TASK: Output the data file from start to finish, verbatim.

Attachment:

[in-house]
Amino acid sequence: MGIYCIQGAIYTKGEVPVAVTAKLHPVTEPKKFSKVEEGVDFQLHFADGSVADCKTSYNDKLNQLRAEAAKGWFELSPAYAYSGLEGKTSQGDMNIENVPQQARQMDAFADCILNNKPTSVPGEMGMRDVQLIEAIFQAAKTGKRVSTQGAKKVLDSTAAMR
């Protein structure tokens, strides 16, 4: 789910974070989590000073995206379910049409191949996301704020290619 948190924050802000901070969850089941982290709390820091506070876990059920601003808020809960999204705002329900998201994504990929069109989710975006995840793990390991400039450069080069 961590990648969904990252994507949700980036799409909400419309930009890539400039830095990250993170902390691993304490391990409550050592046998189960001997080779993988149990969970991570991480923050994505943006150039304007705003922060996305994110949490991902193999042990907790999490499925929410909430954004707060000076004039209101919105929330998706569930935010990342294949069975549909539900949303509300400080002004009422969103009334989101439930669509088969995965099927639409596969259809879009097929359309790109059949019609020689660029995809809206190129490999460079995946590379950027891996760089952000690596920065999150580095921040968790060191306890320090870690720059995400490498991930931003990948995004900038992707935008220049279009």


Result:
[in-house]
Amino acid sequence: MGIYCIQGAIYTKGEVPVAVTAKLHPVTEPKKFSKVEEGVDFQLHFADGSVADCKTSYNDKLNQLRAEAAKGWFELSPAYAYSGLEGKTSQGDMNIENVPQQARQMDAFADCILNNKPTSVPGEMGMRDVQLIEAIFQAAKTGKRVSTQGAKKVLDSTAAMR
């Protein structure tokens, strides 16, 4: 789910974070989590000073995206379910049409191949996301704020290619 948190924050802000901070969850089941982290709390820091506070876990059920601003808020809960999204705002329900998201994504990929069109989710975006995840793990390991400039450069080069 961590990648969904990252994507949700980036799409909400419309930009890539400039830095990250993170902390691993304490391990409550050592046998189960001997080779993988149990969970991570991480923050994505943006150039304007705003922060996305994110949490991902193999042990907790999490499925929410909430954004707060000076004039209101919105929330998706569930935010990342294949069975549909539900949303509300400080002004009422969103009334989101439930669509088969995965099927639409596969259809879009097929359309790109059949019609020689660029995809809206190129490999460079995946590379950027891996760089952000690596920065999150580095921040968790060191306890320090870690720059995400490498991930931003990948995004900038992707935008220049279009």